subword of D2), obtain p = (number of occurrences of D, which occur as subwords of D2)/(number
of occurrences of Di).
P14. For each pair of displayable entities, D1 and D2, involved in a prefixsuffix conflict, obtain q
= (number of occurrences of Di (D2) which have prefixsuffix conflicts with D2 (D1))/ (number of
occurrences of D, (D2)).
If p or q is greater than a statistically determined threshold, then the following could be be said
with some confidence: Presence of D1 implies Presence of D2.
A detailed explanation of efficient algorithms for P1P3 and P8P14 is provided in [3]. Algorithms
for P1P3 are briefly outlined in Section 6, while algorithms for P4, P6, and P7 are presented in
Section 6.6.
5 Applications
An abstract strategy has been outlined for the visualization of strings. This section discusses some
general methods for applying this strategy to specific areas. Applications to molecular biology, text
and numerical sequences are also outlined.
5.1 General Methods
In order to apply this strategy successfully to actual data, it is important to first check that the
data conforms to the definition of strings provided in Section 1. If this is not the case, then it may
be possible to transform the data so that it satisfies the definition without losing vital information
in the process.
(1) If a string consists of characters which are chosen from a fixed alphabet of a small size (
< 50, say), then it is already in the correct format. For example, DNA sequences are made up
from an alphabet of 4 elements. English text is made up of an alphabet of 26 characters and some
special symbols.
(2) Otherwise, if a function, f, can be defined for each element in the alphabet such that:
a) The range of f can be determined and is of constant size and
b) f(elementl) = f(element2) iff element1 and element2 are similar,
then the given string may be converted to another string which is obtained by applying f to each
element of the original string. The resulting string can now be input to the visualization routines.
For example, consider a sequence of objects which are chosen from a large (possibly infinite)
alphabet. Assume that a set of properties, P = {P, P2,..., Pm}, is associated with each object.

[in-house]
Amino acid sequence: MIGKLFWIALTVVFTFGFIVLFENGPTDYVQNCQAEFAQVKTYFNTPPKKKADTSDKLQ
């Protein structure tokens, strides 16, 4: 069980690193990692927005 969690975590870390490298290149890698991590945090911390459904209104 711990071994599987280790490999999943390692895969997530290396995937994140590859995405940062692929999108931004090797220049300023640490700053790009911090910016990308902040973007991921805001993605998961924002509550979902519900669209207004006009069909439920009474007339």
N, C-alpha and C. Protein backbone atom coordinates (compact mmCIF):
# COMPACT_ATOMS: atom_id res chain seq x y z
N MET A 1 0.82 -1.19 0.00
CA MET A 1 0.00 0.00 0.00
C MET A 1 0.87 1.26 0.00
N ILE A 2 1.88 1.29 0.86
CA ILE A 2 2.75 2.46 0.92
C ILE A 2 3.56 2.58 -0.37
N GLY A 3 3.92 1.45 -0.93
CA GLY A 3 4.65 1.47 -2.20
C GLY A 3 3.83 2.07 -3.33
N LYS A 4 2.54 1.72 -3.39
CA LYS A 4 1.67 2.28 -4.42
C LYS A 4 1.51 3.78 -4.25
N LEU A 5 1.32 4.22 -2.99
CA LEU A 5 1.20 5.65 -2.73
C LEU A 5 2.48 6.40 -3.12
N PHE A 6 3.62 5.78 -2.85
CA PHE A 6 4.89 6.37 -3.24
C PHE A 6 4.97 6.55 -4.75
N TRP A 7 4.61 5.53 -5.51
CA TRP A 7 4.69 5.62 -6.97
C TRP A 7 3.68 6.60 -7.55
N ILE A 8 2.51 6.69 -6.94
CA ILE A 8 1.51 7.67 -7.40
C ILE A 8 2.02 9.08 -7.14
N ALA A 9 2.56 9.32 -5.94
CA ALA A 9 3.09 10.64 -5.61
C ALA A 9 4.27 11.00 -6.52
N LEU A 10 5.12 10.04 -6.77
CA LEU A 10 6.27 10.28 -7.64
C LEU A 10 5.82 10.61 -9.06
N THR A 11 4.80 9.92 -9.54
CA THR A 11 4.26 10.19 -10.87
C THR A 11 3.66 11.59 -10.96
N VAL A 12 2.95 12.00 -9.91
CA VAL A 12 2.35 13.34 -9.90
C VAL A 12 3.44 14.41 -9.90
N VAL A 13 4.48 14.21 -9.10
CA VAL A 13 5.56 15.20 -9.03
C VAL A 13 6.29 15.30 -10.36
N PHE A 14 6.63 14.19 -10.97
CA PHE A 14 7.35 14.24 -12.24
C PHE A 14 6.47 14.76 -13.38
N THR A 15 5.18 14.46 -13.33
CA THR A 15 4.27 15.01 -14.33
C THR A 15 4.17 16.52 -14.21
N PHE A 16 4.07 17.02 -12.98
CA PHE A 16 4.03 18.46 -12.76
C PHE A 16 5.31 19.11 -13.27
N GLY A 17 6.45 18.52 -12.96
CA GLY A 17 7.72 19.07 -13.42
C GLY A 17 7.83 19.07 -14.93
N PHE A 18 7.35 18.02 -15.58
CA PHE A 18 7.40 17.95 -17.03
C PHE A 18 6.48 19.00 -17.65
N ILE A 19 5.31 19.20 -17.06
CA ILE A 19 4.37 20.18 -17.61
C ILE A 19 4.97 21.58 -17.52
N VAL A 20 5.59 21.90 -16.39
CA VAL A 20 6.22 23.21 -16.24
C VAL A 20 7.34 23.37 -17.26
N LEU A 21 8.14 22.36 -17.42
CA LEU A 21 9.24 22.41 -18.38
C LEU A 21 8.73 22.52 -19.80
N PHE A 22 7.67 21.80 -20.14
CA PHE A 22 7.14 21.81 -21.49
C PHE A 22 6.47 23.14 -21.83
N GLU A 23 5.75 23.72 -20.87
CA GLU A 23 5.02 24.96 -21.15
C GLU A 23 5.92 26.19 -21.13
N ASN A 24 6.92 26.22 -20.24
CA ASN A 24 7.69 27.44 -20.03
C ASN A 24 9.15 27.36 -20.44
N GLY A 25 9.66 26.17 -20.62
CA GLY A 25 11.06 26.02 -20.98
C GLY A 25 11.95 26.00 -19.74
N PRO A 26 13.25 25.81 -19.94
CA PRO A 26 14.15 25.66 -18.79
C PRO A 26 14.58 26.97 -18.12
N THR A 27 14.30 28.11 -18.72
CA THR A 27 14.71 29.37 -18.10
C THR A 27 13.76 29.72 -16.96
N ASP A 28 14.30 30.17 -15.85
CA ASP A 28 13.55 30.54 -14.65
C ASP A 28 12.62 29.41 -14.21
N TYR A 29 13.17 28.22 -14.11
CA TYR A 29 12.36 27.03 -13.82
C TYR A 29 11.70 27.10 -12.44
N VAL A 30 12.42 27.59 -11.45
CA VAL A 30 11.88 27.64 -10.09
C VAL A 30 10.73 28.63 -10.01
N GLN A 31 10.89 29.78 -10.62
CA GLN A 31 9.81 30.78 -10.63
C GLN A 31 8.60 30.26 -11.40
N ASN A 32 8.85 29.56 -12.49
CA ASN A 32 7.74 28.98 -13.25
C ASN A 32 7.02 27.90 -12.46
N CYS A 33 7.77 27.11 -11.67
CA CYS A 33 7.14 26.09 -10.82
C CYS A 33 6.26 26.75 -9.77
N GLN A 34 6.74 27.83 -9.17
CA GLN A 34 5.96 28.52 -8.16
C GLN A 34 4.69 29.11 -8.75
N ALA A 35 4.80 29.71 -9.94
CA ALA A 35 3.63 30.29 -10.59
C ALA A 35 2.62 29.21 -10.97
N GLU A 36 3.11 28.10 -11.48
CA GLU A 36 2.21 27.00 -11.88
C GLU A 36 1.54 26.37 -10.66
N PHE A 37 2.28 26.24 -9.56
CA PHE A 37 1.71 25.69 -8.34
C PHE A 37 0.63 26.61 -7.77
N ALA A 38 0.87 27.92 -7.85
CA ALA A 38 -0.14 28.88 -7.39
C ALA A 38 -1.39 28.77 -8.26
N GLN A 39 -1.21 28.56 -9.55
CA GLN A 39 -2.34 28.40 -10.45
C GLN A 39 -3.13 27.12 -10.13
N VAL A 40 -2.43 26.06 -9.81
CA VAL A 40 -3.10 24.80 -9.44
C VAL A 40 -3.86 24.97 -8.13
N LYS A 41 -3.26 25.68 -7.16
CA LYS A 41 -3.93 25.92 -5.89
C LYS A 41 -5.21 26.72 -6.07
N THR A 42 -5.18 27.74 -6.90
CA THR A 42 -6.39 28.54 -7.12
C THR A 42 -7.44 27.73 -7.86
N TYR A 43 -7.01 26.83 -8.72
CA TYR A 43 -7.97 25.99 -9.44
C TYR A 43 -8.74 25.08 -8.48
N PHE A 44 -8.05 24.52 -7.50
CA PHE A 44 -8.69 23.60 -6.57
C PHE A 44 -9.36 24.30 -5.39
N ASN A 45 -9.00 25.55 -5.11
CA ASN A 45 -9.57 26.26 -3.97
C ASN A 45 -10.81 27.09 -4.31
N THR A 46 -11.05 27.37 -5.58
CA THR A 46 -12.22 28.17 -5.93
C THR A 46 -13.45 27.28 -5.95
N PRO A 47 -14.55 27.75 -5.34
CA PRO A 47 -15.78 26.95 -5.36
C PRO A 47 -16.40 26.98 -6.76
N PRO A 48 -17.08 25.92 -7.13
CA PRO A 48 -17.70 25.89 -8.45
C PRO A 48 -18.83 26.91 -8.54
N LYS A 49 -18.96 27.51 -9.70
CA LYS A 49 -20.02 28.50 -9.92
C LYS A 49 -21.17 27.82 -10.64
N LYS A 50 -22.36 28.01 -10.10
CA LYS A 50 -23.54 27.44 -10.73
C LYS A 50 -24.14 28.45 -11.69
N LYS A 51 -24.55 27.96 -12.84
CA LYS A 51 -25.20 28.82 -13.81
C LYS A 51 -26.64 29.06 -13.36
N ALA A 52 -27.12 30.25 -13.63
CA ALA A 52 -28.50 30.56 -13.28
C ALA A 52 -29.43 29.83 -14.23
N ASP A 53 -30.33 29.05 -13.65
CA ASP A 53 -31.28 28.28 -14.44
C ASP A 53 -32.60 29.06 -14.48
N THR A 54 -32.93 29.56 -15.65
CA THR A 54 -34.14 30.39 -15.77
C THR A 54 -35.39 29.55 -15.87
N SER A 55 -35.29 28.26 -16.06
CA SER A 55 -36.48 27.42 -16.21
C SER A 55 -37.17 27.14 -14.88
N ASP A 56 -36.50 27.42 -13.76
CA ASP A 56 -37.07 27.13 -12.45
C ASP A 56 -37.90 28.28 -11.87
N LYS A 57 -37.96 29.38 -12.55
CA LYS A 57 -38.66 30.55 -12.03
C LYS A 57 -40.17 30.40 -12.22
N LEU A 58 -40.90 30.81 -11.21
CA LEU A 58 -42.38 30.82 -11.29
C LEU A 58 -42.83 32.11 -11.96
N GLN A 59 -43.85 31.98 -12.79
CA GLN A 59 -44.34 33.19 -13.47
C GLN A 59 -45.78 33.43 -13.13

Suppose that patterns of property, Pi, of the sequence of objects are interesting (where Pi may
take on one of a constant, fixed number of values). Then, for the purposes of visualization, each
object in the sequence is replaced by the corresponding Pi value. This approach can be used with
the other properties as well. Some examples where this approach is useful are:
(1) Protein Sequences [2]: A protein sequence consists of a sequence of amino acids. While the
number of amino acids that could form a sequence is large it is possible to place amino acids in
groups on the basis of physical properties such as hydrophobicity, acidity, polarity etc. Amino acids
in the sequence may then be replaced by a symbol representing the groups to which they belong.
(2) C/,i,,, "li .I sequences of Multidimensional Data [1]: Here, a number of measurements relating
to a particular scientific phenomenon are taken at regular intervals of time. The measurements for
each variable are classified as LOW, MEDIUM, or HIGH. Consequently, the sequence of multidi
mensional data may be replaced by a sequence of symbols: L,M,H which represent the values of a
particular variable.
Many applications would benefit by comparisons between two or more different strings (as
opposed to comparisons within the same string). This can also be supported by a simple extension
of our techniques.
5.2 Numerical Data
An important category of data is numerical data. These arise whenever properties of objects are
described by measurements. Numerical information, in general, is chosen from large alphabet sizes
which are determined by the accuracy of measurement required. Clearly, numerical sequences
cannot be directly input to our visualization system. This is remedied by determining the range
of values that a variable can take on. This range is then subdivided into a constant number of
subranges (this is essentially the same strategy used in [1]). Each value in the sequence is then
replaced by a symbol representing the subrange to which it belongs. The resulting sequence may
then be input to our visualization system. Consider a sequence of numbers which lie in the range